Community Paramedicine Models for Post-Discharge Follow-Up Care
The first few weeks after being discharged from the hospital can be difficult for many patients as they
transition back home. Hospital readmissions due to complications or adverse drug events can
hamper patients' recovery and are costly to the healthcare system.
Research has found that early follow-up is a key
intervention to reduce avoidable readmissions and help patients get comfortable with their new health
routines. As a result, protocols generally call for an initial contact with the
patient no more than 72 hours after their discharge.
Local home health agencies are often the traditional community providers for post-discharge follow-up. However,
if they are not able to see a patient within their first few days at home, community paramedics can fill
the gap by conducting early visits for patients who are waiting for a home health appointment or may be
ineligible for home health services because of their insurance status.
A community paramedic's responsibilities during a post-discharge visit may include reviewing next steps and
discharge instructions, discussing and planning for lifestyle changes, educating patients on how to manage new
medications, and ensuring people have appropriate temporary or permanent physical accommodations and medical
equipment to support their recovery.
Evaluation data suggest that community paramedicine programs have a significant impact on readmission rates. A
study in New Jersey found heart failure patients without a visit from the mobile integrated health team
were 30.3% likely to be readmitted within 30 days. Another pilot
program in urban Oregon found a readmission rate of 6.3% for program participants, compared to 23.5% of
patients who did not participate.
Examples of Post-Discharge Follow-Up Care by Rural Community Paramedicine Programs
Considerations for Implementation
For communities just beginning to implement a community paramedicine program, post-discharge follow-up can be a
good starting point. This model offers opportunities to build partnerships with local hospitals and home health
agencies, which can later be expanded to accommodate new lines of work. People living in rural communities also
often have a higher burden of chronic disease and may
benefit from post-discharge follow-up, including for heart failure, chronic obstructive pulmonary disease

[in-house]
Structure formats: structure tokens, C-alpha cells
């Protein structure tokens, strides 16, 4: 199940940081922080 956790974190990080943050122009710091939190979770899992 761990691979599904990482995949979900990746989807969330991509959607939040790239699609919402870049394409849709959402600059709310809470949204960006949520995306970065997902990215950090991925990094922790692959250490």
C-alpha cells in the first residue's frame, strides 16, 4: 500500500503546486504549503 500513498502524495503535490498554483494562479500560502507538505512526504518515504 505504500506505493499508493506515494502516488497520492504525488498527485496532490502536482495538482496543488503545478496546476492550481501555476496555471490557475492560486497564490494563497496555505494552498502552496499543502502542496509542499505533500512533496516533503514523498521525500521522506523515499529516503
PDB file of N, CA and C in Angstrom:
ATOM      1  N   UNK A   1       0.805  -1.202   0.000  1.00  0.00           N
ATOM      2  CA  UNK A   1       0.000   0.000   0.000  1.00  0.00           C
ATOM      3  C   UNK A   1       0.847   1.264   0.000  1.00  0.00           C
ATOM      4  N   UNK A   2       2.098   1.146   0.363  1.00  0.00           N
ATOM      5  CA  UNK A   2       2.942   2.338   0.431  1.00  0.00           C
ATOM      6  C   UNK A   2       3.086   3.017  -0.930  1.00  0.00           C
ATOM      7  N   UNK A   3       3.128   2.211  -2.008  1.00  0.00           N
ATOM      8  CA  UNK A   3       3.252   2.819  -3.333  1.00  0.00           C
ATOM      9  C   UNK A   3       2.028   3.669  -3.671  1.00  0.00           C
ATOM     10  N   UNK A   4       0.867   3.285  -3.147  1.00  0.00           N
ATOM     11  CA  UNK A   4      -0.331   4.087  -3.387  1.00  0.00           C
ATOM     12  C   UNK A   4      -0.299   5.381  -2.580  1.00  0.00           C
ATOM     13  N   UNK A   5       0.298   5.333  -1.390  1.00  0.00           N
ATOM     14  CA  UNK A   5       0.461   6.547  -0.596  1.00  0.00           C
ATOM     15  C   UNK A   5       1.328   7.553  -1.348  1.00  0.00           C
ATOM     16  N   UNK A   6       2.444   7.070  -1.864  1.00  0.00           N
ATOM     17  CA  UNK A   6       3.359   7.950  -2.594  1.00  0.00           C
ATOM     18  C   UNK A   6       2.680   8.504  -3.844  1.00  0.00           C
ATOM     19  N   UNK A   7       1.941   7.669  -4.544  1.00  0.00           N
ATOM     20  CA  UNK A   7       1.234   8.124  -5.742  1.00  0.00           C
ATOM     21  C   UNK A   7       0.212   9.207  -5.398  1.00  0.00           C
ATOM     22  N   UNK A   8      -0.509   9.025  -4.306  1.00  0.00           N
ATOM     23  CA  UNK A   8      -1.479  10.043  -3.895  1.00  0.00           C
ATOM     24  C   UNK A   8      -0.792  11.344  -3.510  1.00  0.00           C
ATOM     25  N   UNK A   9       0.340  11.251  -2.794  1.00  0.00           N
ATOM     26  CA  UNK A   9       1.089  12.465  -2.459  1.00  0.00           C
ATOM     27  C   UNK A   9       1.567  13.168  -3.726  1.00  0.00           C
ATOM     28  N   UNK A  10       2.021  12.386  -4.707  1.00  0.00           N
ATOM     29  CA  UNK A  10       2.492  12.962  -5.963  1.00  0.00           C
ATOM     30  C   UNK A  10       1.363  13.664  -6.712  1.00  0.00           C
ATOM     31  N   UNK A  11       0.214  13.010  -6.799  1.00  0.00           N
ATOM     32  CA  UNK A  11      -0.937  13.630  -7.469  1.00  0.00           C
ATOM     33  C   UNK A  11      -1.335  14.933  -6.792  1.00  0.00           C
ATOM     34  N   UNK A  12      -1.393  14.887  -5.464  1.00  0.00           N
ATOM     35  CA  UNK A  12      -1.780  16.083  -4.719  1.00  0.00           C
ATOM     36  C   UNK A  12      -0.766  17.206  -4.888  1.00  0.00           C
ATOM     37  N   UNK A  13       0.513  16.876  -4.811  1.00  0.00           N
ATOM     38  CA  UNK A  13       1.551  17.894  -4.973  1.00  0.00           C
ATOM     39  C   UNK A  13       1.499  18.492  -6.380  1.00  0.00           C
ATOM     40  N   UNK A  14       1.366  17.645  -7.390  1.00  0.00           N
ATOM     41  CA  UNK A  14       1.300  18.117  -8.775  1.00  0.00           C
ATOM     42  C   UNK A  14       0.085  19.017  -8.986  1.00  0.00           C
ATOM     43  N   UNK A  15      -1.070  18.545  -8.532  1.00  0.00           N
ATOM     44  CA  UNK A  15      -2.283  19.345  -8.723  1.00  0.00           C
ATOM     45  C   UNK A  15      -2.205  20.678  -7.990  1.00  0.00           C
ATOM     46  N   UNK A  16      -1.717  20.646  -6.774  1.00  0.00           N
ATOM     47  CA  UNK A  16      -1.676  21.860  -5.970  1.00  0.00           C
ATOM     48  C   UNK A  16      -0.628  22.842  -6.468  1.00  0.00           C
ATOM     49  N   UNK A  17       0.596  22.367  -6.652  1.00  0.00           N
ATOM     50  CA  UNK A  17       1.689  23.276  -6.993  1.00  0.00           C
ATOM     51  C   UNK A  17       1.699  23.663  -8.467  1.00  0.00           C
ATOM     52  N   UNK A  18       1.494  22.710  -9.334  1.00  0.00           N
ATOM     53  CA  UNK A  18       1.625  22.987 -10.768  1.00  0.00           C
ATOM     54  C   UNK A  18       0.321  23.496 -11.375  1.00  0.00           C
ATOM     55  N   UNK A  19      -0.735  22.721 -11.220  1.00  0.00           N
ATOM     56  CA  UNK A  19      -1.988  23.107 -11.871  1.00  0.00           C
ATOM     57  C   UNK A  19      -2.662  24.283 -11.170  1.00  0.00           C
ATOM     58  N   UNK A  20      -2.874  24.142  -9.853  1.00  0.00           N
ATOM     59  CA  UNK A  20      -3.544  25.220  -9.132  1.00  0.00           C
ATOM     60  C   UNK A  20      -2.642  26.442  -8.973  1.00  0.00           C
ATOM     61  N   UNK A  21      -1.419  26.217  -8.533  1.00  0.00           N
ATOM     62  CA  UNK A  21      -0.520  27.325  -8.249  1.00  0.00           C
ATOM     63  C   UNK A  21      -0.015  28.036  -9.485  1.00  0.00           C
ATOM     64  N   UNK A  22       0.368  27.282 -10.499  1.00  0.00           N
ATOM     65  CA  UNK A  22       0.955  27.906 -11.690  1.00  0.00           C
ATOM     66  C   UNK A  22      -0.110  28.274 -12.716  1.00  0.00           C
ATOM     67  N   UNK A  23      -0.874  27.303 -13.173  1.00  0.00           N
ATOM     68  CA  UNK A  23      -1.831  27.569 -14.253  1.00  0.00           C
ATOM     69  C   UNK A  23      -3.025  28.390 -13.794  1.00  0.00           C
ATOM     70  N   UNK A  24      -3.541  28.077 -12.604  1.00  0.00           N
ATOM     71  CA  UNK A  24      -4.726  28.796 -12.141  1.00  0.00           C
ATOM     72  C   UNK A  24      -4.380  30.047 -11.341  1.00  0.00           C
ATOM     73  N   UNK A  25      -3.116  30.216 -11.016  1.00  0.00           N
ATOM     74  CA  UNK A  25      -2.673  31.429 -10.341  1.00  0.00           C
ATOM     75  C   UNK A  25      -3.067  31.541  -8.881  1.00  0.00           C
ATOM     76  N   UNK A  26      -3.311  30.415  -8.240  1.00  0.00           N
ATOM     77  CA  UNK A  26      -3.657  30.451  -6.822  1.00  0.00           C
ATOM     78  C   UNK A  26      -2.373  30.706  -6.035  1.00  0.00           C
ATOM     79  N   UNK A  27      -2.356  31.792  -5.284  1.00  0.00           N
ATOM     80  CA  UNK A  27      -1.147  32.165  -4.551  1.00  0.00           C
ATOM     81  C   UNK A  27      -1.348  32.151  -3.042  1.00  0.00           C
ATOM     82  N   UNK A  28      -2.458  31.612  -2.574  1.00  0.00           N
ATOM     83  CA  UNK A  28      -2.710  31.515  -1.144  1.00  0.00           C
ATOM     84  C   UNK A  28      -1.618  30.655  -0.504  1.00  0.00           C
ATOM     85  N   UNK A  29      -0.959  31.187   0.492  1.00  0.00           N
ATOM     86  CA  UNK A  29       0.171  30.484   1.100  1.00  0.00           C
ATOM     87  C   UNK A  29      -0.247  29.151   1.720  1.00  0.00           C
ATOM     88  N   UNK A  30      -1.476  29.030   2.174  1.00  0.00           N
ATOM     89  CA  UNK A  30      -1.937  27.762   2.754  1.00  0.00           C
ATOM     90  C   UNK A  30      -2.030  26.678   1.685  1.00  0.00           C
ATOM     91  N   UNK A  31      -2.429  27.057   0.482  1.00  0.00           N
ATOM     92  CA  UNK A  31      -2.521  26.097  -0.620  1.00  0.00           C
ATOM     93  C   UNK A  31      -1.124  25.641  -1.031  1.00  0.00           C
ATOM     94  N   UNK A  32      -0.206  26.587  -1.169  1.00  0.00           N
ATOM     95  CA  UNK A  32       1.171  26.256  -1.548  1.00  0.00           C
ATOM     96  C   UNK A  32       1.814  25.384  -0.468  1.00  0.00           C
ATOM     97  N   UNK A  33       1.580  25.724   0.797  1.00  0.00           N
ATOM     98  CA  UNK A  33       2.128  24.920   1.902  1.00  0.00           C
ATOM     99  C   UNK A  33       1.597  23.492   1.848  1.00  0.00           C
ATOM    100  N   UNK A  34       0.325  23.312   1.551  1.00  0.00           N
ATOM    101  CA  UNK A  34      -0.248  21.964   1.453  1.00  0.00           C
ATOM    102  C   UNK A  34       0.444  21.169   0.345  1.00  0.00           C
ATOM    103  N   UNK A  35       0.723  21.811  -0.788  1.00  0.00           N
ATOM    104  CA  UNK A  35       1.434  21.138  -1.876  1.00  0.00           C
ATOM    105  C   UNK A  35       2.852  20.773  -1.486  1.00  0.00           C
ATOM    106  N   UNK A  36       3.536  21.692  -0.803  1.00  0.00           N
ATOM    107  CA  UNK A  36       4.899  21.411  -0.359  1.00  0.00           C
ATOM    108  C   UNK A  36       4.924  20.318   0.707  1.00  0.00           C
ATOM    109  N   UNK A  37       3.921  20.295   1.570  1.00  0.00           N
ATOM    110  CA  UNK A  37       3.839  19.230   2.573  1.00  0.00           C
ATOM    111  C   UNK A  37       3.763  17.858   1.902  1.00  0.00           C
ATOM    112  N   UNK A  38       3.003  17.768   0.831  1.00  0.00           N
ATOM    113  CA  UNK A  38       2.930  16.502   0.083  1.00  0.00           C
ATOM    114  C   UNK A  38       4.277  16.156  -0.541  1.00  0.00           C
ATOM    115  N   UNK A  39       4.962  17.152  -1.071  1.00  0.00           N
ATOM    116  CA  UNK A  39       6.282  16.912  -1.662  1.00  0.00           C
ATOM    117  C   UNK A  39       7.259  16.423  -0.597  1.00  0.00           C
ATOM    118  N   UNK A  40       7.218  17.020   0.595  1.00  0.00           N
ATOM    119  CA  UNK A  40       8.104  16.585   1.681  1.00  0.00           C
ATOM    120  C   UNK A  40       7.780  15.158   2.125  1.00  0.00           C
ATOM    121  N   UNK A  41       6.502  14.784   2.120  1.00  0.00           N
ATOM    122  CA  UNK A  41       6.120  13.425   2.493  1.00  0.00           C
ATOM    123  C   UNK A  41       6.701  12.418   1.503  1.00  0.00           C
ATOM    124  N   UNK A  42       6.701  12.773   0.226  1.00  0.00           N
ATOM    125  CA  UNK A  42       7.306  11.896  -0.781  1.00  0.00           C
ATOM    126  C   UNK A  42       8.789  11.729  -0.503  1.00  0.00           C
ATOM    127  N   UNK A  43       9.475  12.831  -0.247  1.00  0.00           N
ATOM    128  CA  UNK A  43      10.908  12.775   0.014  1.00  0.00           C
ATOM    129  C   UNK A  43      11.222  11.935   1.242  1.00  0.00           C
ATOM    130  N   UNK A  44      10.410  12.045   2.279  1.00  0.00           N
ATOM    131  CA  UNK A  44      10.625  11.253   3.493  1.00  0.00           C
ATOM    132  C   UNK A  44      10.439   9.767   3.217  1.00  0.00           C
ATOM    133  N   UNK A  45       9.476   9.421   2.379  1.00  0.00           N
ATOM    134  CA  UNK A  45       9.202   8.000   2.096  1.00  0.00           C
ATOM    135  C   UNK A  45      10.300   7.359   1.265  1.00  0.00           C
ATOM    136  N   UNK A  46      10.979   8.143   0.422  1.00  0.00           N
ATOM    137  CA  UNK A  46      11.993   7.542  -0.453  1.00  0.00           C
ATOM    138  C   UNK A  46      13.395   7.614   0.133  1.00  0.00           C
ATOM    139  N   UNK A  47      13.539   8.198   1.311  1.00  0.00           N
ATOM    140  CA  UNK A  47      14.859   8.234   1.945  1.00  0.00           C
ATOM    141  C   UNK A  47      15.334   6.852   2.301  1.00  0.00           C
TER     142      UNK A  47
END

(COPD), pneumonia, and diabetes.
A focus on reducing readmissions may be a particularly good fit for emergency medical services (EMS) operated by
hospitals that could be financially penalized for higher-than-average readmission rates. The Hospital
Readmissions Reduction Program is a Medicare value-based purchasing program that cuts reimbursement for
some hospitals based on their rates of avoidable readmission for patients with six conditions including heart
failure, coronary artery bypass graft surgery, and hip and knee replacements. Therefore, implementing a
community paramedicine program may be a good investment for the hospital system. Critical Access Hospitals are
exempt from these penalties but may be
incentivized to reduce readmissions through the Medicare
Beneficiary Quality Improvement Project.
Program Clearinghouse Examples
Resources to Learn More
Community Paramedic Pilot Program: Congestive
Presents an interview with a community paramedic from the Glendale Fire Department discussing the
elements of its program, which targets post-discharge patients with congestive heart failure.
Paramedics conduct vital signs screening and provide education on disease management. The program was
a pilot project of the California Emergency Medical Services Authority.
Organization(s): Glendale Fire Department (California)
Heart Failure Readmission Prevention Program
Describes a readmission prevention program developed specifically to support patients with congestive
heart failure. Discusses the enrollment process, core program components, coordinating the patient
care with other providers, and results of the program evaluation.
Organization(s): MedStar Mobile Healthcare
of Evaluation of California's Community Paramedicine Pilot Program
Summarizes the findings from the California Community Paramedicine Pilot Program with a focus on
post-discharge, frequent users of emergency medical services, direct therapy, transportation to
alternate destinations, and treating hospice patients. Includes information about how each
intervention was structured, each site's readmission rates before and after the program, services
provided by the paramedics, and the estimated potential savings to payers.
Author(s): Coffman, J., Blash, L., & Amah, G.
Organization(s): Healthforce Center, University of California, San Francisco